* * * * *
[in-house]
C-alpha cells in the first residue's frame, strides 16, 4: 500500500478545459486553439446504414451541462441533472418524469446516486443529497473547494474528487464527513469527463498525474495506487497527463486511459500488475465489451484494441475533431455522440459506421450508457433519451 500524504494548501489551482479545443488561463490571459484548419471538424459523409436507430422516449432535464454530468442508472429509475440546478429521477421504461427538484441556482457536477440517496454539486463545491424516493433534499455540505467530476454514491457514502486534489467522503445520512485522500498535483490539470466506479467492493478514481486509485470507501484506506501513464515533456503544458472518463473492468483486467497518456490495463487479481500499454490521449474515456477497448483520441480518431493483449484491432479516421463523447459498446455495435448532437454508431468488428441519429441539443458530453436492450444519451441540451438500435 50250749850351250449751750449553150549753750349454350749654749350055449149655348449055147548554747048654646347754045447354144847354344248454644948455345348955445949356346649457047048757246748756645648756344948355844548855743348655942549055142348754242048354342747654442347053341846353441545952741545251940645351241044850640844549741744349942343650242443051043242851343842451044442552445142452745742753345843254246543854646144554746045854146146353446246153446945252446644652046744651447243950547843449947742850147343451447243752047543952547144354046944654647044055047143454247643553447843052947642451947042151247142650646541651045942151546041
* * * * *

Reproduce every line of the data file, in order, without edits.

[in-house]
C-alpha cells in the first residue's frame, strides 16, 4: 500500500478545459486553439446504414451541462441533472418524469446516486443529497473547494474528487464527513469527463498525474495506487497527463486511459500488475465489451484494441475533431455522440459506421450508457433519451 500524504494548501489551482479545443488561463490571459484548419471538424459523409436507430422516449432535464454530468442508472429509475440546478429521477421504461427538484441556482457536477440517496454539486463545491424516493433534499455540505467530476454514491457514502486534489467522503445520512485522500498535483490539470466506479467492493478514481486509485470507501484506506501513464515533456503544458472518463473492468483486467497518456490495463487479481500499454490521449474515456477497448483520441480518431493483449484491432479516421463523447459498446455495435448532437454508431468488428441519429441539443458530453436492450444519451441540451438500435 50250749850351250449751750449553150549753750349454350749654749350055449149655348449055147548554747048654646347754045447354144847354344248454644948455345348955445949356346649457047048757246748756645648756344948355844548855743348655942549055142348754242048354342747654442347053341846353441545952741545251940645351241044850640844549741744349942343650242443051043242851343842451044442552445142452745742753345843254246543854646144554746045854146146353446246153446945252446644652046744651447243950547843449947742850147343451447243752047543952547144354046944654647044055047143454247643553447843052947642451947042151247142650646541651045942151546041